Andersen said he's always amazed at how generous the local community is - nearly the entire dinner is provided by community residents. Although there are plenty of volunteers who have signed up to help serve the meal, food donations are desperately needed, Anderson said.

"We need donations of prepared, ready-to-eat foods," he said.

Food donations can be dropped off beginning at 11 a.m. Thursday at the Community Center, or from 5 to 7 p.m. Wednesday.

"The reason why the community dinner is so successful is because people step up to the plate and take the time to donate food or cook a turkey for someone else," he said.

Recognizing that not everyone has the opportunity to be with friends or family Thursday is critical, Andersen said.

"This is a time when I think people really take stock in what they're thankful for. It's a time when people are very appreciative of what this community can provide," he said.

Just like home

Although some of the Doak Walker Care Center's residents will attend the Community Thanksgiving Dinner, many of the seniors will enjoy a holiday with their care center families.

Christine McKelvie, spokeswoman for the Yampa Valley Medical Center, said volunteers and staff members have been busy decorating the center for its residents and will have a special Thanksgiving meal Thursday.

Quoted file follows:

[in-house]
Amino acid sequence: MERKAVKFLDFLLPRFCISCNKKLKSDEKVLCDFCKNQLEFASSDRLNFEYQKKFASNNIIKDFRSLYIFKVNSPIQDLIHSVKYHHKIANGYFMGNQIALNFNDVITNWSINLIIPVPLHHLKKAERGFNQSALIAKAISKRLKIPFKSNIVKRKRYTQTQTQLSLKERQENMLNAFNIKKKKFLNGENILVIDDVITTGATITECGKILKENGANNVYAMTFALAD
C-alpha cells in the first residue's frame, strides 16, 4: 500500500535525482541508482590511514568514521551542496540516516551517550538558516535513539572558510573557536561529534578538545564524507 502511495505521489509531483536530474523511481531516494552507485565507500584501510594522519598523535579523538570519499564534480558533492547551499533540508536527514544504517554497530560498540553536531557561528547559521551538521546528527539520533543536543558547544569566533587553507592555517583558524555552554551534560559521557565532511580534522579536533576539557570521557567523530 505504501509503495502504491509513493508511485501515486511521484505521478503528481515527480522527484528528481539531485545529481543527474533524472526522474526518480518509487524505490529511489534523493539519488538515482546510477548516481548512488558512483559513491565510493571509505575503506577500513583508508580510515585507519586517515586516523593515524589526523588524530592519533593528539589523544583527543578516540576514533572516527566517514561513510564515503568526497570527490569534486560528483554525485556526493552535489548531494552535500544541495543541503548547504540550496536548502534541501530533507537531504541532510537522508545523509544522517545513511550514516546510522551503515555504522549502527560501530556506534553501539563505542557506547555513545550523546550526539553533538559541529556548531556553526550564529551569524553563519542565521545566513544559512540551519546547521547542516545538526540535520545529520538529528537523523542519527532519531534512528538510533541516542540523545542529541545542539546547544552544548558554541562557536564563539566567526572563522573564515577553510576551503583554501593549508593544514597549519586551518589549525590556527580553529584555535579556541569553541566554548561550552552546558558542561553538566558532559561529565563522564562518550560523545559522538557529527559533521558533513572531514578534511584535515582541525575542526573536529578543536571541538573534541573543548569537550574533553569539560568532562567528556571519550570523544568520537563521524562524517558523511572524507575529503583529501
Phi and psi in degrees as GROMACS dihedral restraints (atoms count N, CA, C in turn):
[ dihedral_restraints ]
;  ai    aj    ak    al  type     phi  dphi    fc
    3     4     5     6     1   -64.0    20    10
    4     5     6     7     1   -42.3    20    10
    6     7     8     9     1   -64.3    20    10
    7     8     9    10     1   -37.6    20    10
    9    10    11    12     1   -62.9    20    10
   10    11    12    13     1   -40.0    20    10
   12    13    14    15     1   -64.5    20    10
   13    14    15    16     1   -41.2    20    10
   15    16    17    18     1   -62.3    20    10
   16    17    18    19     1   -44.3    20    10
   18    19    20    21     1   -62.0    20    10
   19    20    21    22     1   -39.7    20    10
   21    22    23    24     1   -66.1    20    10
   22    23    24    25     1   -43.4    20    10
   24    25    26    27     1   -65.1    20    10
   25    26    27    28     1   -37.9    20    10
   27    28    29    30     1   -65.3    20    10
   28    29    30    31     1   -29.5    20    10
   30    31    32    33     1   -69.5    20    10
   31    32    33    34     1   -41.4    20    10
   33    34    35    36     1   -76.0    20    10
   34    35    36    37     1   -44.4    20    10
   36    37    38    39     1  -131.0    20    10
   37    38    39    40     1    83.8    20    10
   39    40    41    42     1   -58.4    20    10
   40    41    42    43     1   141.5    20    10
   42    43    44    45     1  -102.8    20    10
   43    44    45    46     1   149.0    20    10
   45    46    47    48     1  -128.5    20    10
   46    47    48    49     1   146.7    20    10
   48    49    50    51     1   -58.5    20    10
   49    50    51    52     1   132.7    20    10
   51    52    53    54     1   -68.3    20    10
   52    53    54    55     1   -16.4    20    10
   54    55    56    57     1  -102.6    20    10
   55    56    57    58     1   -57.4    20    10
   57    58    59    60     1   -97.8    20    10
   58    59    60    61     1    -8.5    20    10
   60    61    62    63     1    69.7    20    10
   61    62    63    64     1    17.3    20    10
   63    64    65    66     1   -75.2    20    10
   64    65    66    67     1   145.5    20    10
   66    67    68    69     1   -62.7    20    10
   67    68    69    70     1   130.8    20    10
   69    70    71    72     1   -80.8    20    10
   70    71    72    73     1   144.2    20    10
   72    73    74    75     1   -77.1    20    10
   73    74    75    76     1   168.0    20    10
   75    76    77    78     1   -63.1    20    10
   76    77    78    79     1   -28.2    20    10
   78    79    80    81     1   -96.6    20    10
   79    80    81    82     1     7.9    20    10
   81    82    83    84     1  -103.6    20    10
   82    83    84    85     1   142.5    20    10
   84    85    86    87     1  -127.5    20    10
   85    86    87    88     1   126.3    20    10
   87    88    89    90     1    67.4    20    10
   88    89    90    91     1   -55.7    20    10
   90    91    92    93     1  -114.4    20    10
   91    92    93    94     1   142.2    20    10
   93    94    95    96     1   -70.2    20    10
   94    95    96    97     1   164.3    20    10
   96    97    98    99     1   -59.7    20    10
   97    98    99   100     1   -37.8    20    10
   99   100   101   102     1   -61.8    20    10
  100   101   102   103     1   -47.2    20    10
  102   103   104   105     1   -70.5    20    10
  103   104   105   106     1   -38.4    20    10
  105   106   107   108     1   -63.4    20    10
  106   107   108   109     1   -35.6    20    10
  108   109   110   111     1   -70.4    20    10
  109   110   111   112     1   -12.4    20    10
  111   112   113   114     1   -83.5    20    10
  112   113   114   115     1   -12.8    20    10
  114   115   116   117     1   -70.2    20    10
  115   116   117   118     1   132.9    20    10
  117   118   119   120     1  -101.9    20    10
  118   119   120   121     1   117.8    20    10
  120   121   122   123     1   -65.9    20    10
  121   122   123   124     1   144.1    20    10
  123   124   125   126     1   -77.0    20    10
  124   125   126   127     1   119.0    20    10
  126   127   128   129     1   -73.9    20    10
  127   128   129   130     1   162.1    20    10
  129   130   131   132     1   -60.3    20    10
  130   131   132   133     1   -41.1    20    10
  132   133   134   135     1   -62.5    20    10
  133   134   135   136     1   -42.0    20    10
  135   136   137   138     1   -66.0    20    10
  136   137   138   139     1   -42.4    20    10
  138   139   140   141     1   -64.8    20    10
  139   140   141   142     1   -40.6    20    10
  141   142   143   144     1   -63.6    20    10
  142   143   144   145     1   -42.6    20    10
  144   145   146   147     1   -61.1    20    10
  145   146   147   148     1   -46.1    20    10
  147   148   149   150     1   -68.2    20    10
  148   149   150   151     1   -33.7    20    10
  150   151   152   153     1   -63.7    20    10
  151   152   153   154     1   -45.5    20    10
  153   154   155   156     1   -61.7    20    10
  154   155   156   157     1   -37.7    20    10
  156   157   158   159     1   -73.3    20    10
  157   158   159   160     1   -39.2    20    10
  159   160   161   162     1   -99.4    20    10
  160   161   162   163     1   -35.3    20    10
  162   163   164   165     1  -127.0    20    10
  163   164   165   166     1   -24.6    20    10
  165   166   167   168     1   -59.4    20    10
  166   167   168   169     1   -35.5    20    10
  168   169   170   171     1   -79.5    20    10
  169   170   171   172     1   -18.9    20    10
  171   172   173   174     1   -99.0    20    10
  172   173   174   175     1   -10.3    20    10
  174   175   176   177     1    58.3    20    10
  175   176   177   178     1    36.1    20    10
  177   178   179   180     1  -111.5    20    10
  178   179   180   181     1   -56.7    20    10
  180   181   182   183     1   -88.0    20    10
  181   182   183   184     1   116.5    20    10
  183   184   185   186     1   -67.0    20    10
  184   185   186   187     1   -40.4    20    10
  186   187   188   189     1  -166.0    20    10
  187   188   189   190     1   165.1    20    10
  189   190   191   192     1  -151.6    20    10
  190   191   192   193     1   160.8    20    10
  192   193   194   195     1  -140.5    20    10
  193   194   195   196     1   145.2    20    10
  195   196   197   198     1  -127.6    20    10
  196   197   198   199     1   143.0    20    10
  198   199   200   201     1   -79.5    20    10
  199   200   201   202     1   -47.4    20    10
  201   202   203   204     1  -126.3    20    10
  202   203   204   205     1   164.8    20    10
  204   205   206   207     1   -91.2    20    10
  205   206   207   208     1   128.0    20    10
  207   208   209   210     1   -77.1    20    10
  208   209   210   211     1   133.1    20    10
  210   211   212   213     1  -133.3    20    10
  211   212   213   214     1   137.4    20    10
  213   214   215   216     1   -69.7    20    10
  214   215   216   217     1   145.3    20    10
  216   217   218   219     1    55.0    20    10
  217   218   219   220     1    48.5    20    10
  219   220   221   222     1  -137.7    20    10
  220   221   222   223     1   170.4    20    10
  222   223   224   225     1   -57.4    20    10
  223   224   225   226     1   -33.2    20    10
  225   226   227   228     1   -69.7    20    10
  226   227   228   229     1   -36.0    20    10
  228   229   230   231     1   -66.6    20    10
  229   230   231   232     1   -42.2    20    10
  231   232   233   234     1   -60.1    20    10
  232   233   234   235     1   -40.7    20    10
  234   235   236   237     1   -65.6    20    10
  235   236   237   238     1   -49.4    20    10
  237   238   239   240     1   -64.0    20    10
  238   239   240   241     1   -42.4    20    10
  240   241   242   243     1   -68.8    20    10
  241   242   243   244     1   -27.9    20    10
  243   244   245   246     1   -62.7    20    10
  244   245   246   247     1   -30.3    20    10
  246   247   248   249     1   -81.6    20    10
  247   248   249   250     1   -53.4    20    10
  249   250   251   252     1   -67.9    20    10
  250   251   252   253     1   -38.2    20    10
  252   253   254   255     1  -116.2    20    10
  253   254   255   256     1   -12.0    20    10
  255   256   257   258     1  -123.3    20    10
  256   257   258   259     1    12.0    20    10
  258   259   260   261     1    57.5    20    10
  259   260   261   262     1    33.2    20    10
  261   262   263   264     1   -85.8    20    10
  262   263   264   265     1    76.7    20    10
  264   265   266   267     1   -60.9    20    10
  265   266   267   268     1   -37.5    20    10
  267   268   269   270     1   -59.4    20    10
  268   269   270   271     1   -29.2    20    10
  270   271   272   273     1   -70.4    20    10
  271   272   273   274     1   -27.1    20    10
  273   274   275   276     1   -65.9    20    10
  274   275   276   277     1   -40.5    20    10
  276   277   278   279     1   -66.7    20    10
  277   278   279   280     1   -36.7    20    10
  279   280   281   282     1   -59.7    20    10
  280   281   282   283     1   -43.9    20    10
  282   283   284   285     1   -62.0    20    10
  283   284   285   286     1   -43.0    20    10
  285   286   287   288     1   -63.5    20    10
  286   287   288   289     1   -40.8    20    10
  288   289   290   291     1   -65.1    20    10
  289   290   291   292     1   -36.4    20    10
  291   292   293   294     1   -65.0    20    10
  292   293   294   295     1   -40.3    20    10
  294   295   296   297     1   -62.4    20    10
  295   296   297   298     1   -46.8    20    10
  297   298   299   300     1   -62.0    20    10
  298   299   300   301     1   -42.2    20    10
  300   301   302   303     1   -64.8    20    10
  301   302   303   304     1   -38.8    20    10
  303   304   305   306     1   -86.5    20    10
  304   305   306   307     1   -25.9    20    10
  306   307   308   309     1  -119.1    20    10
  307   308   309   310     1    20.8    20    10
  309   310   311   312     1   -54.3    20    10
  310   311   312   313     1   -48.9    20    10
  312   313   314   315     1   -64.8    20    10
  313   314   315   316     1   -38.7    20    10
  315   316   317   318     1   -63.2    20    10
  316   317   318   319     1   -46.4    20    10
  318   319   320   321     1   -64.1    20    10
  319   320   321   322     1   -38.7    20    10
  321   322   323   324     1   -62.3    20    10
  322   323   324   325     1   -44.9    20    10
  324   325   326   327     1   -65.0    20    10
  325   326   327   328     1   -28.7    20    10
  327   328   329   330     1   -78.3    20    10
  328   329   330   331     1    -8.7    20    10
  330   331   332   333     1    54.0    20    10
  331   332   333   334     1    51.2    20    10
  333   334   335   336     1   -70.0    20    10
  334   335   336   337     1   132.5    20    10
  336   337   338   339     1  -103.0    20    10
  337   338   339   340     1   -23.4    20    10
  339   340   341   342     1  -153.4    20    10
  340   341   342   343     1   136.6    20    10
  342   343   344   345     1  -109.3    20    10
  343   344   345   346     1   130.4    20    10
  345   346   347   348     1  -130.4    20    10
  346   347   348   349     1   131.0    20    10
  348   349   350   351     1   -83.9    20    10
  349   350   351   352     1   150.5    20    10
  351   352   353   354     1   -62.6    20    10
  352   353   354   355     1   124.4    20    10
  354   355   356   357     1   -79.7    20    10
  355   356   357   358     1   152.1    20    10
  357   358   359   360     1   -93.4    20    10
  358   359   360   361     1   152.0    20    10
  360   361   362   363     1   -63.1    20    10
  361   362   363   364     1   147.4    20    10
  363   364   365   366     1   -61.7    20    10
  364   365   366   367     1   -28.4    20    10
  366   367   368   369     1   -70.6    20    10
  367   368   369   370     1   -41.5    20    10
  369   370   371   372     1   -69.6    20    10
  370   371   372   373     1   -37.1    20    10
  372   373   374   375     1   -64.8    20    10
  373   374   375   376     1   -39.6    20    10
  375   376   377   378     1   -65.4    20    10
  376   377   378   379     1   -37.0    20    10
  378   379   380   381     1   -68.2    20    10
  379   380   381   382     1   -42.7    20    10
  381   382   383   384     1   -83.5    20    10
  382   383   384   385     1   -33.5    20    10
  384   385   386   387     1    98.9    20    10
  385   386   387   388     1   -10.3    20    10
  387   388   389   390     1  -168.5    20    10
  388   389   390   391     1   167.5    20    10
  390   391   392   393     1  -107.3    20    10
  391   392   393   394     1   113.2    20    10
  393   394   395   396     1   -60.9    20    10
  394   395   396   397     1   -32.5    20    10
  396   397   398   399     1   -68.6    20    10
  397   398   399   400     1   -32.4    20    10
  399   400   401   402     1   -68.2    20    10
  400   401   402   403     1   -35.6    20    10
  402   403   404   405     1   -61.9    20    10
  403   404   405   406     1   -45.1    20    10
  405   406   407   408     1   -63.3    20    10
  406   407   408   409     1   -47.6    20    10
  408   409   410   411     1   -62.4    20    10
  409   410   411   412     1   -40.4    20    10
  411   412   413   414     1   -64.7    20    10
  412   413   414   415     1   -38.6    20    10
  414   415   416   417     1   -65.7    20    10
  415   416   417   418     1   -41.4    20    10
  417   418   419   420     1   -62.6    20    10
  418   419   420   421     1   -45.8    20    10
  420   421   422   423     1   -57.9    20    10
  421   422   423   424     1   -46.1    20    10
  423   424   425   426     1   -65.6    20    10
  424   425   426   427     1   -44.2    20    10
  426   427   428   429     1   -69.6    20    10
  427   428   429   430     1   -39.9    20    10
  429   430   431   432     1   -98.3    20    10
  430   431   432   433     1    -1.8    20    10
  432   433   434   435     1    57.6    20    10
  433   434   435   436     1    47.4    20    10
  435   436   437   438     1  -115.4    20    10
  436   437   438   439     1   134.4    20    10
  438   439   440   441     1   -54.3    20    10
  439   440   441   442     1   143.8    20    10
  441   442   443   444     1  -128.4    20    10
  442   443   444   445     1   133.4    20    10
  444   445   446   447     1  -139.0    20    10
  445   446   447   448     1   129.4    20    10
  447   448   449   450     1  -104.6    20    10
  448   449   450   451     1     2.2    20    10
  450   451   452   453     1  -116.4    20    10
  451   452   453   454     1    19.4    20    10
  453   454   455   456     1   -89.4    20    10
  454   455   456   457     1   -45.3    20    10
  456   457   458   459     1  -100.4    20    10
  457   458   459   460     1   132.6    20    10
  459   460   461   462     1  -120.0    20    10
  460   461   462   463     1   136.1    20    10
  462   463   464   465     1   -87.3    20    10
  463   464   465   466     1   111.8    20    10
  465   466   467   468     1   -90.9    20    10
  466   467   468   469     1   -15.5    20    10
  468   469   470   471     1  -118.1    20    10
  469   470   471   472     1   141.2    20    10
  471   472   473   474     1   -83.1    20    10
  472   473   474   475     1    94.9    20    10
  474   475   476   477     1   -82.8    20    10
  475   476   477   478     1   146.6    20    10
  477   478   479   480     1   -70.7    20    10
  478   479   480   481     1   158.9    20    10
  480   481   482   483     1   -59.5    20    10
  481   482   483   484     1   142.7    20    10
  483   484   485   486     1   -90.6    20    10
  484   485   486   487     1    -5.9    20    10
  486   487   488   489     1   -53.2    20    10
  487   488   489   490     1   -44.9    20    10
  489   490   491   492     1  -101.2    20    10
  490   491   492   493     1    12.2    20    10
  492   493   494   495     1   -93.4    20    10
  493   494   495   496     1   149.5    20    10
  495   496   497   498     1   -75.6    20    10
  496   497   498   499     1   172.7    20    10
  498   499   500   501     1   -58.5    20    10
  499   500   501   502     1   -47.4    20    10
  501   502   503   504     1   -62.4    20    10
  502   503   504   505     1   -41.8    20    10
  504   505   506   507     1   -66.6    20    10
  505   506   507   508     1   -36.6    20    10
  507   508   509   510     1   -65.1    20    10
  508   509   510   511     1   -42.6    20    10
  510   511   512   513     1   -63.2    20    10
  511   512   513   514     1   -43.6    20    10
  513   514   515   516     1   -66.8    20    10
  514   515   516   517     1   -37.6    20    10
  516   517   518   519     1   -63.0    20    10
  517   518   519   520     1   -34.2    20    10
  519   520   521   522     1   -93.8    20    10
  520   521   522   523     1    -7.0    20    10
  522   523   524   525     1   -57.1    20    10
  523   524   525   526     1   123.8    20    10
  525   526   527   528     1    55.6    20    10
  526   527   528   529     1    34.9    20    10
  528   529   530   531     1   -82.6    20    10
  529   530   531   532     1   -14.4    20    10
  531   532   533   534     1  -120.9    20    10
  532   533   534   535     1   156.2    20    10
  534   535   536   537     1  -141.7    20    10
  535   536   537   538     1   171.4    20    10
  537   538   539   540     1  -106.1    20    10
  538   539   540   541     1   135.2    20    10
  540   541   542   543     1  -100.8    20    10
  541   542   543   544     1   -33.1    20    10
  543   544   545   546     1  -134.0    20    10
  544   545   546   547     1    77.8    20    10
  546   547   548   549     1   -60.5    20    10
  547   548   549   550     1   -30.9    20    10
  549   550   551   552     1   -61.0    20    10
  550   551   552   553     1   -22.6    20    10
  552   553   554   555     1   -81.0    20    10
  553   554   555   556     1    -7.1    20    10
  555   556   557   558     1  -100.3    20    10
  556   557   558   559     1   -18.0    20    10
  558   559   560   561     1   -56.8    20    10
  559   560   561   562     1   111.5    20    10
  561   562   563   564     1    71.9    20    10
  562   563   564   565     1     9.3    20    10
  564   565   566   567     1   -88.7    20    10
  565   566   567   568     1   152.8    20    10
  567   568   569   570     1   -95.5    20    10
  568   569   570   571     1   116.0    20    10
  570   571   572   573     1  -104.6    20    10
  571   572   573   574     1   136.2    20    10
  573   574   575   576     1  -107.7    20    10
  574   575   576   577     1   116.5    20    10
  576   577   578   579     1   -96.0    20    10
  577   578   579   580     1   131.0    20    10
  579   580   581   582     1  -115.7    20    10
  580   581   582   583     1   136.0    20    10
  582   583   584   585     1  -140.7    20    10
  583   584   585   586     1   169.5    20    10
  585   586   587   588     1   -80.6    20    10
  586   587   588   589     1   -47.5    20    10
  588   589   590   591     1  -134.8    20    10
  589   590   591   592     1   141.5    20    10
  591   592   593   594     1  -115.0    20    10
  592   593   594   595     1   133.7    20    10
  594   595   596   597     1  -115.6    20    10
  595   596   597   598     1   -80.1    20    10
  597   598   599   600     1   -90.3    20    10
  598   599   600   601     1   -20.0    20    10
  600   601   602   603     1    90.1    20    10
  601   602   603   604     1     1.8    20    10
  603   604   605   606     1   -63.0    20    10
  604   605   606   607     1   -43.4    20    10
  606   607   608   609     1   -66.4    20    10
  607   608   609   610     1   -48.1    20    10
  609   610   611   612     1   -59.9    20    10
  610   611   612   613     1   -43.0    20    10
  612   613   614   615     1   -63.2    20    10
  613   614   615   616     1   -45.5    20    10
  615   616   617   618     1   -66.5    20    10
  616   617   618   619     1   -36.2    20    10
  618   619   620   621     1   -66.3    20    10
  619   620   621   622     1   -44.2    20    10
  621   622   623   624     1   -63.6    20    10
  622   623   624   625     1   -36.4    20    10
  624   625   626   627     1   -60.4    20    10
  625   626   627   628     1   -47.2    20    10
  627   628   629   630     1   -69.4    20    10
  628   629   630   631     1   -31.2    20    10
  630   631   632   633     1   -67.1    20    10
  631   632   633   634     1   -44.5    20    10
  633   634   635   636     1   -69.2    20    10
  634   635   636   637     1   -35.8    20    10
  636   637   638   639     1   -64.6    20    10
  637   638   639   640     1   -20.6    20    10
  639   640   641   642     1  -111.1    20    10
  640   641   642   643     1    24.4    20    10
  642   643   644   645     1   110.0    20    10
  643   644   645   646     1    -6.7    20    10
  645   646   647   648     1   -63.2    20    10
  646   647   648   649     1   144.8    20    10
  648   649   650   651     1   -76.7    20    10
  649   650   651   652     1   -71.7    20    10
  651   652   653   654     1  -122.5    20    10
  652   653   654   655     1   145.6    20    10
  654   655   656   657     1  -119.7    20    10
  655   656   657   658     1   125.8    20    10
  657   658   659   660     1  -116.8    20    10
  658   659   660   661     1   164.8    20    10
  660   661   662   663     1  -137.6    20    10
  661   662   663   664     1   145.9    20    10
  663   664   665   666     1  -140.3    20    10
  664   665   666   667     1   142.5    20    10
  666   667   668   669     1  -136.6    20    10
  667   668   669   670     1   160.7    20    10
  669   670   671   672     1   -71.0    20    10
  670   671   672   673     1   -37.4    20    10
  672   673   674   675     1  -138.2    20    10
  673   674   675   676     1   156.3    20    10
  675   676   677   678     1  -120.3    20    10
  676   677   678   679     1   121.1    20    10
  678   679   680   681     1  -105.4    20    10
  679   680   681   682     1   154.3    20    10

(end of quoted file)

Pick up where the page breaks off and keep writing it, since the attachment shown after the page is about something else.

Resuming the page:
"It's really similar to having dinner at home with their families and loved ones," she said. "It's not unlike what you'd find elsewhere in town."

Some residents will spend the next few days preparing dozens of apple and pumpkin pies to add the finishing touch to the meal.

"It takes quite a lot to feed our crowd," McKelvie said.

McKelvie said the hospital's staff and volunteers try to make sure residents who might not have family or are grieving the loss of a loved one have a special time during the holidays.

The hospital does not need volunteers for Thursday, but those interested in spending time with Doak Walker residents are encouraged to call the activities department at 870-1188. A six-month commitment is appreciated, McKelvie added.

"We love having residents of the community share their holiday spirit with us," she said.

Most volunteers either help with crafts, entertainment or other projects.

Diane Moore, executive director of Advocates Against Battering and Abuse, said she tries to make sure women or children staying at the shelter have an opportunity to celebrate Thanksgiving just like everyone else.

"We try to accompany whatever would make them feel best. Obviously, they're away from friends and family, so we try to help them put the pieces together to have a nice holiday," she said.

Victims of abuse or battering often have difficulty getting through the holidays because they are reminded of loss and can be extremely lonely, she said.

"In my experience, the holidays can be a very difficult time because we all want that perfect holiday. It can be a very stressful time," Moore said.

Moore said Advocates does not need food donations for Thanksgiving but it does accept other donations for holiday gifts such as toys for children or furniture and other household items for women making new homes. Call 879-2034 to make a donation.